The graphic representation of the entire timeline is the most prominent visual aspect of the project. In its current version, it contains 471 entries in six horizonzal categories and 12 vertical tags and it measures 11 x 1.5 meters. The format has been chosen to allow a view of the entire timeline at once, which is both overwhelming in its dimensions and surprisingly coherent visually. This immediately opens to the central question of the project: What are the upsides and the downsides of providing an comprehensive framework to represent large-scale historical developments?
It is important to us that such questions, which need to be debated and cannot be settled, are raised in a physical space in the copresence of other people. It is the main value of the timeline that it generates questions and debates on the spot.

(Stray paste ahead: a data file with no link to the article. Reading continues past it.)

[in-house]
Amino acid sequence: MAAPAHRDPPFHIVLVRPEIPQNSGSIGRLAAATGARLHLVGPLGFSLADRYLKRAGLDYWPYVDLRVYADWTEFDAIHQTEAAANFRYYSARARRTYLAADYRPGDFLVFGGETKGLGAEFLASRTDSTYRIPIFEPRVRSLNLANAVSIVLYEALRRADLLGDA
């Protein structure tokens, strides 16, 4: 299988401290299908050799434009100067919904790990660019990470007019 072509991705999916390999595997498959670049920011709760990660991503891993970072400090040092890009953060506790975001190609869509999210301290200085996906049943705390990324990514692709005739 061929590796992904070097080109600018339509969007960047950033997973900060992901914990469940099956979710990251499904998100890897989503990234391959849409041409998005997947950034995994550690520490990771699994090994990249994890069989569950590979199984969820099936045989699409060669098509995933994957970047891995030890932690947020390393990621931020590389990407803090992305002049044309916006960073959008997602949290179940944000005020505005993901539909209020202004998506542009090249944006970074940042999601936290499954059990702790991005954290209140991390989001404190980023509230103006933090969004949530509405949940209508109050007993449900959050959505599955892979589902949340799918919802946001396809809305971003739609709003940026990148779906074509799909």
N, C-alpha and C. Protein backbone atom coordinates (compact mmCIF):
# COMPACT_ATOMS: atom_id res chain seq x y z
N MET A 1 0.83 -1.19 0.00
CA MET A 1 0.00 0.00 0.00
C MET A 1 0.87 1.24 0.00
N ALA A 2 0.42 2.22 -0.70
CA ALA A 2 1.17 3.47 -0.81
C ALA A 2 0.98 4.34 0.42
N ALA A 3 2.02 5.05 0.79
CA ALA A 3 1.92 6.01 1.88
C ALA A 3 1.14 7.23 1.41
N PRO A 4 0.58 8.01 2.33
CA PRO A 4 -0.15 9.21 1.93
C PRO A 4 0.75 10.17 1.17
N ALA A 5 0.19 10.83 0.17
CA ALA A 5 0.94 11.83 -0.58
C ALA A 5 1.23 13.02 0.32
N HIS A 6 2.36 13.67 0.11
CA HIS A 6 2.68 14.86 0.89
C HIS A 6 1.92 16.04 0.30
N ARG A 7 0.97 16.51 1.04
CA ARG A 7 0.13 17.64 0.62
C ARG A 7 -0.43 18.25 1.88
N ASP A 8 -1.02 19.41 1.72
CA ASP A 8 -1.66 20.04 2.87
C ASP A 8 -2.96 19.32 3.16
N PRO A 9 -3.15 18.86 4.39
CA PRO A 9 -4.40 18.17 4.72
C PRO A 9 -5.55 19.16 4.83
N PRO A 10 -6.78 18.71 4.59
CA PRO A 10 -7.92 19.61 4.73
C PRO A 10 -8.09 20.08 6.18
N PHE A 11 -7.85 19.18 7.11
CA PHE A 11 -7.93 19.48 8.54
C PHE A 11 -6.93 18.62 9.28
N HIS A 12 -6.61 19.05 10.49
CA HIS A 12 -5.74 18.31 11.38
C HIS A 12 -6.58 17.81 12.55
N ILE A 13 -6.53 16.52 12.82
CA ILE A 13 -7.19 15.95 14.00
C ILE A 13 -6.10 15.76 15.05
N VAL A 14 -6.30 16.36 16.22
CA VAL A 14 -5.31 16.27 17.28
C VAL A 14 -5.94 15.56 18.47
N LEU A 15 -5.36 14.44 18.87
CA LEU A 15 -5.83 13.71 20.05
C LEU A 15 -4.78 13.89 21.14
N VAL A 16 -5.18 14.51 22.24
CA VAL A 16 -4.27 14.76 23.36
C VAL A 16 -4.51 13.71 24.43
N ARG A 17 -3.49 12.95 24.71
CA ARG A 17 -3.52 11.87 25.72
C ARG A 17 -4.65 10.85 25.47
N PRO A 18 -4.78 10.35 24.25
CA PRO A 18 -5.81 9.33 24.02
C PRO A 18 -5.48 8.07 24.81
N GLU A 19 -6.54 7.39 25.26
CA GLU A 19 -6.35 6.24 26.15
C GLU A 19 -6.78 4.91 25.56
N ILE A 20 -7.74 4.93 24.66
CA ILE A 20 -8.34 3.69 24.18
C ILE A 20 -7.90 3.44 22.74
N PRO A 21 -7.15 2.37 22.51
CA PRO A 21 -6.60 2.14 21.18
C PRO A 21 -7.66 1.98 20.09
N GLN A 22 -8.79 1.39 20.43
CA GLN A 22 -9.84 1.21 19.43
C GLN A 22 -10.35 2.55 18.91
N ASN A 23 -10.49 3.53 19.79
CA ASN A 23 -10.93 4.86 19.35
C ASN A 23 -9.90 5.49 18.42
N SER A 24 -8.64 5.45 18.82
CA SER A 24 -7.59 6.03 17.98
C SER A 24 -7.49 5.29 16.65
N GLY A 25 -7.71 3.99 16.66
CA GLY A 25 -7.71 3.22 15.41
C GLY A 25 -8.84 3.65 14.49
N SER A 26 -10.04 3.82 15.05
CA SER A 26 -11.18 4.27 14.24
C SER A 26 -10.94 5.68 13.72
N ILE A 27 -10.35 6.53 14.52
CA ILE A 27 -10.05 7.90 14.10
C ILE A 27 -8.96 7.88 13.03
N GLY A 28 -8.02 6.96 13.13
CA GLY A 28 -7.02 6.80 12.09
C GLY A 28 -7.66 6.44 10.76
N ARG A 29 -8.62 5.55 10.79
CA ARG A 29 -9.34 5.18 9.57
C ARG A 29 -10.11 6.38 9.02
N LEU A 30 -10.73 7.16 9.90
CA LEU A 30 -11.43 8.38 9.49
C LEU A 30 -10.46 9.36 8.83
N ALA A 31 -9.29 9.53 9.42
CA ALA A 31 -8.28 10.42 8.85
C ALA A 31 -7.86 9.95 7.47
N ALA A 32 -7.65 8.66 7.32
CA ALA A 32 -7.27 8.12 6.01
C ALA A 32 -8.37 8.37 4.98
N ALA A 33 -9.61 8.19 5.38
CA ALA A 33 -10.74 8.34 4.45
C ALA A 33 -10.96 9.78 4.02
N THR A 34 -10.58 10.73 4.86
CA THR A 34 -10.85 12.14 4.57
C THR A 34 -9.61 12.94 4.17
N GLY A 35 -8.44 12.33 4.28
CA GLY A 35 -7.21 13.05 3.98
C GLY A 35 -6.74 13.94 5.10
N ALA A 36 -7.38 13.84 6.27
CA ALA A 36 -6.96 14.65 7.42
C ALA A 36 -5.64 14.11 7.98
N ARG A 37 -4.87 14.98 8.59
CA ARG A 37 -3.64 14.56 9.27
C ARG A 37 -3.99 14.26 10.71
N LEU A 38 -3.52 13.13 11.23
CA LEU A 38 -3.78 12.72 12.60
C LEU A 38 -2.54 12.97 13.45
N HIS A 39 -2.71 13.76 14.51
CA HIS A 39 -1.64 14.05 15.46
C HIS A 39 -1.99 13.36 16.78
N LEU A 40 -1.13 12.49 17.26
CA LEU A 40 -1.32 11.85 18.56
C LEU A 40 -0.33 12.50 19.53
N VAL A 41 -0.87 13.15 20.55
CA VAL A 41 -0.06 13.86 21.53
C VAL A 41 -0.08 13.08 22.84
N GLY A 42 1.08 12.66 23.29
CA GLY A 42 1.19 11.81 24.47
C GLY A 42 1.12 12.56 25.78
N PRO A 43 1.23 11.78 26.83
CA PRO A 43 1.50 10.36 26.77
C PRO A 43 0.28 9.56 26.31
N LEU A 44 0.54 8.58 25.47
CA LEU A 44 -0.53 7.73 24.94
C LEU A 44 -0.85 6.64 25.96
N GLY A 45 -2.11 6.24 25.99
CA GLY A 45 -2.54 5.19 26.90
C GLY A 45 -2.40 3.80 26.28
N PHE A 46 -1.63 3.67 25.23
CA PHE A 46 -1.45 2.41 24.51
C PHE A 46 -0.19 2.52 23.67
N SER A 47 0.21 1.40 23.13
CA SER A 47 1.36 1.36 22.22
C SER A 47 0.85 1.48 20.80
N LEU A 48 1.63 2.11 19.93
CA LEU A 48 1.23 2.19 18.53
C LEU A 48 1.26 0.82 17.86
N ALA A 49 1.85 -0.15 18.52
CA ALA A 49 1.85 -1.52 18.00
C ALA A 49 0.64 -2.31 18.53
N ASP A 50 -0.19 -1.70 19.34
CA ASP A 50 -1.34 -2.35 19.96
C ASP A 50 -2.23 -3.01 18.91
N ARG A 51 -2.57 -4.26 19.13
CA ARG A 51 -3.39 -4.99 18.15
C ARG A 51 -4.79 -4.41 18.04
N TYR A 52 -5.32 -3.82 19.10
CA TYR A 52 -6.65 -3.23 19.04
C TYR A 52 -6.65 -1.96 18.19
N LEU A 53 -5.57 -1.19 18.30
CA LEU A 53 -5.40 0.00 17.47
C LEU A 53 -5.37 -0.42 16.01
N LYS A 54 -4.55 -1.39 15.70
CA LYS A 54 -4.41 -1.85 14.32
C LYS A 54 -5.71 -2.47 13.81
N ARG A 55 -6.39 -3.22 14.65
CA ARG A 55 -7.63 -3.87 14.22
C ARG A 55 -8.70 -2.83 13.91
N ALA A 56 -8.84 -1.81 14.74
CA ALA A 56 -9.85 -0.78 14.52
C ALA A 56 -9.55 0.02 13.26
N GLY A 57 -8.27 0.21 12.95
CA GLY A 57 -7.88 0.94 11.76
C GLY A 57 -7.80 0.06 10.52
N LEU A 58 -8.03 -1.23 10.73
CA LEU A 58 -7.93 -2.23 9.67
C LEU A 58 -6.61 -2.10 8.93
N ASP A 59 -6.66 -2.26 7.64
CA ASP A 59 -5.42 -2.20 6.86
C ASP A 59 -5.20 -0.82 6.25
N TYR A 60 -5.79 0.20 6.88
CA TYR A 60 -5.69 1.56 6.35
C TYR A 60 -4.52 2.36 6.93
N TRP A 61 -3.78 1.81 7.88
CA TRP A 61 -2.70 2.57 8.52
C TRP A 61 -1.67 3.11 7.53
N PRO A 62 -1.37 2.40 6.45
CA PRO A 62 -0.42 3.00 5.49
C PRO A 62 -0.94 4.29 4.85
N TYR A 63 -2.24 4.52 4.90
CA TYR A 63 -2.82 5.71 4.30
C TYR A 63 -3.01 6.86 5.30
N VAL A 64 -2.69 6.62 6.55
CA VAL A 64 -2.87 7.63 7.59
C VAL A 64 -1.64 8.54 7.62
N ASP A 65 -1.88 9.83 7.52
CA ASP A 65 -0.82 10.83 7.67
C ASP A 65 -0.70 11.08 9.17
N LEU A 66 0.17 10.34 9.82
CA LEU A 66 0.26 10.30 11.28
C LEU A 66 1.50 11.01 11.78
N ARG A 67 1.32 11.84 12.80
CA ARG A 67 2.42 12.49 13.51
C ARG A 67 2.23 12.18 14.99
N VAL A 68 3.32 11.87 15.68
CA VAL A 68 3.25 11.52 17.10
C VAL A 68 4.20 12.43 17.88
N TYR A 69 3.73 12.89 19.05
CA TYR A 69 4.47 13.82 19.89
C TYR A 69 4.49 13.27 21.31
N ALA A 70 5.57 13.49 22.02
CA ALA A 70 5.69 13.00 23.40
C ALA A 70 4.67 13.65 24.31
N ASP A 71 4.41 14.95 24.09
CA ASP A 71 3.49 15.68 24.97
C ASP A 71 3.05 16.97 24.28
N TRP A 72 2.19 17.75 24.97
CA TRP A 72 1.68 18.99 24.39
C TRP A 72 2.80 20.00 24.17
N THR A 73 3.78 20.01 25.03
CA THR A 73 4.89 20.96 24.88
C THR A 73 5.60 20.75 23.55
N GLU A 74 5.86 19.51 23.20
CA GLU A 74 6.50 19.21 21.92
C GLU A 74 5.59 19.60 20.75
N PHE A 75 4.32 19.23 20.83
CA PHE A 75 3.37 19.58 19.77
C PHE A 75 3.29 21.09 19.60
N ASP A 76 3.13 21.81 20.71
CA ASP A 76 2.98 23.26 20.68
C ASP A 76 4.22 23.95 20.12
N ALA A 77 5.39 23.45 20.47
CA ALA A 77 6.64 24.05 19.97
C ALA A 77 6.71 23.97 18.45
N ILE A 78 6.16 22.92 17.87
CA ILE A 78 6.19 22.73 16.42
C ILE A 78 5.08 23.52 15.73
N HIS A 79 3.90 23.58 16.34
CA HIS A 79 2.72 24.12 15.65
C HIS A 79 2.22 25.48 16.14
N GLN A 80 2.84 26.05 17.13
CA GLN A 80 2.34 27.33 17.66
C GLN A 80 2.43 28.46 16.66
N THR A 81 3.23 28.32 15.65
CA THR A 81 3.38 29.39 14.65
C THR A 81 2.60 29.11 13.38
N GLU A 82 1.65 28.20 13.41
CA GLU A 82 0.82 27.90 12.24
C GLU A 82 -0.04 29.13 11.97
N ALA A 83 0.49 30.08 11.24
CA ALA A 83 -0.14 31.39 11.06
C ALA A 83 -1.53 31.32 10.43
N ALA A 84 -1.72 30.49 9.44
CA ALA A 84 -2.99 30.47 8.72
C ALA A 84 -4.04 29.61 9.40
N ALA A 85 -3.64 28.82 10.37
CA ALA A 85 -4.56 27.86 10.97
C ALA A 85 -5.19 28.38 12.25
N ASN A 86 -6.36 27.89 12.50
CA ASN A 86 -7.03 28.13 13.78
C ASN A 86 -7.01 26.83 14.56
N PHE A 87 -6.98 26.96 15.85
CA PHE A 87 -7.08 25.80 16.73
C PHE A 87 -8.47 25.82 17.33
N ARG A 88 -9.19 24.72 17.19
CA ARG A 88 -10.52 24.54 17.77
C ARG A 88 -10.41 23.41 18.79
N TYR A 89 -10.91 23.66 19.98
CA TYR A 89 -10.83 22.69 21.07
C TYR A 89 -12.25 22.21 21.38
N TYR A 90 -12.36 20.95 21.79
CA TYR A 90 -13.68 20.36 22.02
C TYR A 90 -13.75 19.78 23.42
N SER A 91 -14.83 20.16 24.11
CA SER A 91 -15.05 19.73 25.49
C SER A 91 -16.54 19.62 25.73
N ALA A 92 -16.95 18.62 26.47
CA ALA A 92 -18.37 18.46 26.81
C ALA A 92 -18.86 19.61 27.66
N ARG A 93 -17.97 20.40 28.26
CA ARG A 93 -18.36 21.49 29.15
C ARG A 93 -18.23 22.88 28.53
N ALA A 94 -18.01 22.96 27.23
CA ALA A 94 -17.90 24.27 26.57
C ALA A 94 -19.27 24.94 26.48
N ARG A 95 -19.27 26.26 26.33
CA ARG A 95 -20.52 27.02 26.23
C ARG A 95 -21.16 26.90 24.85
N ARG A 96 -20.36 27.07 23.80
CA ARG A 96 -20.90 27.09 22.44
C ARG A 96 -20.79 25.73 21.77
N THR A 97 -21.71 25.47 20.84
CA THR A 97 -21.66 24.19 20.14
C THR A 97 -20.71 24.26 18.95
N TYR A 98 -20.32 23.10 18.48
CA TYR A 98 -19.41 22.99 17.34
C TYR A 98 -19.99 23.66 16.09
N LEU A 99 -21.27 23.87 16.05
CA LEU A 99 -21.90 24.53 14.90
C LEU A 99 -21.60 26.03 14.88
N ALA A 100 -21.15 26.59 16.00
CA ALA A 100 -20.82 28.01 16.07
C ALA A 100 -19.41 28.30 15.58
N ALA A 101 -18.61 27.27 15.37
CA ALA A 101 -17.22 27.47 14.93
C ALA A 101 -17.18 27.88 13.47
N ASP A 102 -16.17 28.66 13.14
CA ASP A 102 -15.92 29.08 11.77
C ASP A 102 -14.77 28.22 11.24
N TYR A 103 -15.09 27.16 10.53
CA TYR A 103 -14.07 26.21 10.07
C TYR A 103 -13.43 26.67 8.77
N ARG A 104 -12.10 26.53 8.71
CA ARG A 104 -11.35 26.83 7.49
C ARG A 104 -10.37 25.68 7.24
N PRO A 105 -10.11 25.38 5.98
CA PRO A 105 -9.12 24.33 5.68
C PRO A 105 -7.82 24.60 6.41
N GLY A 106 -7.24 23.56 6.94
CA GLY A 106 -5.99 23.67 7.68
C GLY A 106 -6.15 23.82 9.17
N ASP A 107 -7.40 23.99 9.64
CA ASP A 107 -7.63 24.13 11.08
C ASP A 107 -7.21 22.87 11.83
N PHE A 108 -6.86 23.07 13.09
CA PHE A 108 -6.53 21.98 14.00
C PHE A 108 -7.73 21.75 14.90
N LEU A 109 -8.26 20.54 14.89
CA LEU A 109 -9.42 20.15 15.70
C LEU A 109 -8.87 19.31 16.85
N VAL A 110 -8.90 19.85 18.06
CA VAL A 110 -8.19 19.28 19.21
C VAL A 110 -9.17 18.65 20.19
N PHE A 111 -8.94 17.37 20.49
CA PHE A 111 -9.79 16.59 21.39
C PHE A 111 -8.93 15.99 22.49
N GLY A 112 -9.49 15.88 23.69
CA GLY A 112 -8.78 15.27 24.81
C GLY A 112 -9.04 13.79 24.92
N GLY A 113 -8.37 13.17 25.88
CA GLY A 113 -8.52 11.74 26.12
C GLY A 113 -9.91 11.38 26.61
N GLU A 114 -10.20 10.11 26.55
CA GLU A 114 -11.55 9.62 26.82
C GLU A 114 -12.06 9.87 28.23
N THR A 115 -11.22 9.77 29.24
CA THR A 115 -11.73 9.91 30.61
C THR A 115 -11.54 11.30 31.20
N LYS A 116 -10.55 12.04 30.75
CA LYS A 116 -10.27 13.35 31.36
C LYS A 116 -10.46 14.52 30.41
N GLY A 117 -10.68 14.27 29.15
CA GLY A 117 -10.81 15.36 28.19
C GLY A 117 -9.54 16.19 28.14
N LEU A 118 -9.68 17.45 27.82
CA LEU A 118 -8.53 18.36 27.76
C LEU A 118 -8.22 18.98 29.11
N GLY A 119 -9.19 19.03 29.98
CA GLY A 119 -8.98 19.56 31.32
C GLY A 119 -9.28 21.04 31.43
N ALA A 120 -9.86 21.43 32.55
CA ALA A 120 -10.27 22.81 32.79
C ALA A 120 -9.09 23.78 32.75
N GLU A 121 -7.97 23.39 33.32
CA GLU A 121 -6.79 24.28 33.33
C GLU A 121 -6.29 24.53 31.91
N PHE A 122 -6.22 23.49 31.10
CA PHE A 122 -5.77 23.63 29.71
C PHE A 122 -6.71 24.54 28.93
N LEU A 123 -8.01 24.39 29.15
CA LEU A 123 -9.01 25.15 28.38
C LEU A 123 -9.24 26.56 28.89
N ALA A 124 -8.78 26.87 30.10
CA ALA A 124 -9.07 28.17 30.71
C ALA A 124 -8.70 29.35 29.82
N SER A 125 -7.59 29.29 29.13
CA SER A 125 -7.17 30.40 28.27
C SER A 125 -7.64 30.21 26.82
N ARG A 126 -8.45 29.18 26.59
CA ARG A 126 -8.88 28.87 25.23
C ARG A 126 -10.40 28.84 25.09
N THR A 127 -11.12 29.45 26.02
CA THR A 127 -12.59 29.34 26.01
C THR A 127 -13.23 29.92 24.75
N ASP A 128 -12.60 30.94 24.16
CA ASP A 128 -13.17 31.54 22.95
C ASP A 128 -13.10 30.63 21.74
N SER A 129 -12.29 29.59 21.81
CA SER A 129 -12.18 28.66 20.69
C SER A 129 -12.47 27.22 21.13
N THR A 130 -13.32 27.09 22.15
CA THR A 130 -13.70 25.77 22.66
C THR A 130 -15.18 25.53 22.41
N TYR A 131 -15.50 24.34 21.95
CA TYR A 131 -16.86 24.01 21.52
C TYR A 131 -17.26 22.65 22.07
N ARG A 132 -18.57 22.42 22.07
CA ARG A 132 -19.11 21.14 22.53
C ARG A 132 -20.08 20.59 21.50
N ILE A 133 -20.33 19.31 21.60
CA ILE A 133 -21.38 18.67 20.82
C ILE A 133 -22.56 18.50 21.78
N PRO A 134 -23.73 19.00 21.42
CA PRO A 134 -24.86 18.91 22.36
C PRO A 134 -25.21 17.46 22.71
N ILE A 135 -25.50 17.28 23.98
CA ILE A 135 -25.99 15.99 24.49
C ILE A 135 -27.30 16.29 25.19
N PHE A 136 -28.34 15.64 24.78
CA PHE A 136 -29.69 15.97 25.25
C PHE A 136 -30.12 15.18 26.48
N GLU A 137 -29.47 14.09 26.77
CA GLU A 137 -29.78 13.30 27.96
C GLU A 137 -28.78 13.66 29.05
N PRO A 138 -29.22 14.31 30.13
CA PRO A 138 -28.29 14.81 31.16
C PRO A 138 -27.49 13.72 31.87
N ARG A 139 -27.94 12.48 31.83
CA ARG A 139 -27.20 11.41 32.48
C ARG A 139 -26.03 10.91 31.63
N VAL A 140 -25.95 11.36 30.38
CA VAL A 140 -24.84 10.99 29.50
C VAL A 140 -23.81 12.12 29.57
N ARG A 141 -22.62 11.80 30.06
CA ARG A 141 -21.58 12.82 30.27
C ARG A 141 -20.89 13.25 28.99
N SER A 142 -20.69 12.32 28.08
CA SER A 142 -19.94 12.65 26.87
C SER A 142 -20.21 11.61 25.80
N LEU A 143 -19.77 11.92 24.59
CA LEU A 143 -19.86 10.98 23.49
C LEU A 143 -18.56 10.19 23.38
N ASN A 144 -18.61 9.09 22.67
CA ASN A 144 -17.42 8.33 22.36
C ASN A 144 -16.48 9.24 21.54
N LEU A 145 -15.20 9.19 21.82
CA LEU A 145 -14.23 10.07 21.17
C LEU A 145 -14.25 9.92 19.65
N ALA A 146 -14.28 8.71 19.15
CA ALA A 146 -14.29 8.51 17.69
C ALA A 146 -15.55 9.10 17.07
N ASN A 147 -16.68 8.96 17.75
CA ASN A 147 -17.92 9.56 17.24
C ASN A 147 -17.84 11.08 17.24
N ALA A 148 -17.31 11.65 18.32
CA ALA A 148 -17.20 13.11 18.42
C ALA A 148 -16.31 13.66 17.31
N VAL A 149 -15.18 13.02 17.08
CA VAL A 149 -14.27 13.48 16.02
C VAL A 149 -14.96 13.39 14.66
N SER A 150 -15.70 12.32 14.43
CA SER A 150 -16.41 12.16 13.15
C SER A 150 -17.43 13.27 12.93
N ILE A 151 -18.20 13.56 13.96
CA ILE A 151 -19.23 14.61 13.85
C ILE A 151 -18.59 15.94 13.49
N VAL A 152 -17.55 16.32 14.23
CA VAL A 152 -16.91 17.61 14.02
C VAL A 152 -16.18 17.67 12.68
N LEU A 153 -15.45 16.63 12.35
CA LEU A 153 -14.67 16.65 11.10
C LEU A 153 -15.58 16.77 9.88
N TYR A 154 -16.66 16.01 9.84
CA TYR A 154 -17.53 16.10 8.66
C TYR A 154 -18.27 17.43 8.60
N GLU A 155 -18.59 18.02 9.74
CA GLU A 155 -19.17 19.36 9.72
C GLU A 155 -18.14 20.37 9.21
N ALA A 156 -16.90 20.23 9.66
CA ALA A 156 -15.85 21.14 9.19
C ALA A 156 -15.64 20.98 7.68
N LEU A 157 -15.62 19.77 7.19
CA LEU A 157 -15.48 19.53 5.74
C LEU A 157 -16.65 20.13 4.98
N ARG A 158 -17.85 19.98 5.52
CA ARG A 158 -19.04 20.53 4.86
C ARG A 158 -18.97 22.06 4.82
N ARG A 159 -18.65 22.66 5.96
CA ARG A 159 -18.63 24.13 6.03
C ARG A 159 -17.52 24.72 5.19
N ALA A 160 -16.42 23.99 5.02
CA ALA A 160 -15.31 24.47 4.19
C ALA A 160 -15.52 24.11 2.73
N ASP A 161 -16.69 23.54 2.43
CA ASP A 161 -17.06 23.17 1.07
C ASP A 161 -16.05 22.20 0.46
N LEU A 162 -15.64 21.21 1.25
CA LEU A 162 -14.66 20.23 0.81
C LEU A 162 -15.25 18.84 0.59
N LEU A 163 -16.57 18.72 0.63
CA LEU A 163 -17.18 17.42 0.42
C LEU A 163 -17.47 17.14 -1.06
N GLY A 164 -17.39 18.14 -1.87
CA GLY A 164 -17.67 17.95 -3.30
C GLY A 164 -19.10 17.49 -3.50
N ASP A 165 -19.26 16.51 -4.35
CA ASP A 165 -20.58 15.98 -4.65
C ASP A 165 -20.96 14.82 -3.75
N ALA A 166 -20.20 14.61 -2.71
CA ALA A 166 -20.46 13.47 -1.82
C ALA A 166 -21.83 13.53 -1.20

While the first impression of the printed timeline encompasses a timeframe of nearly 120 years, the actual interaction happens when people draw nearer and thus move from a seemingly totalizing overview to details and facts: People start pointing, gesturing, talking by developing and discussing individual narrative threads.
We noticed that many people start their exploration of the timeline — which, despite its linear chronological order, is never read linearly — with their own year of birth. While we did not plan for this, we think it's the perfect starting point, since it immediately raises the question of the relationship between different scales: the micro-scale on which we live out our singular lifes, and the macro-scale of historical transformation.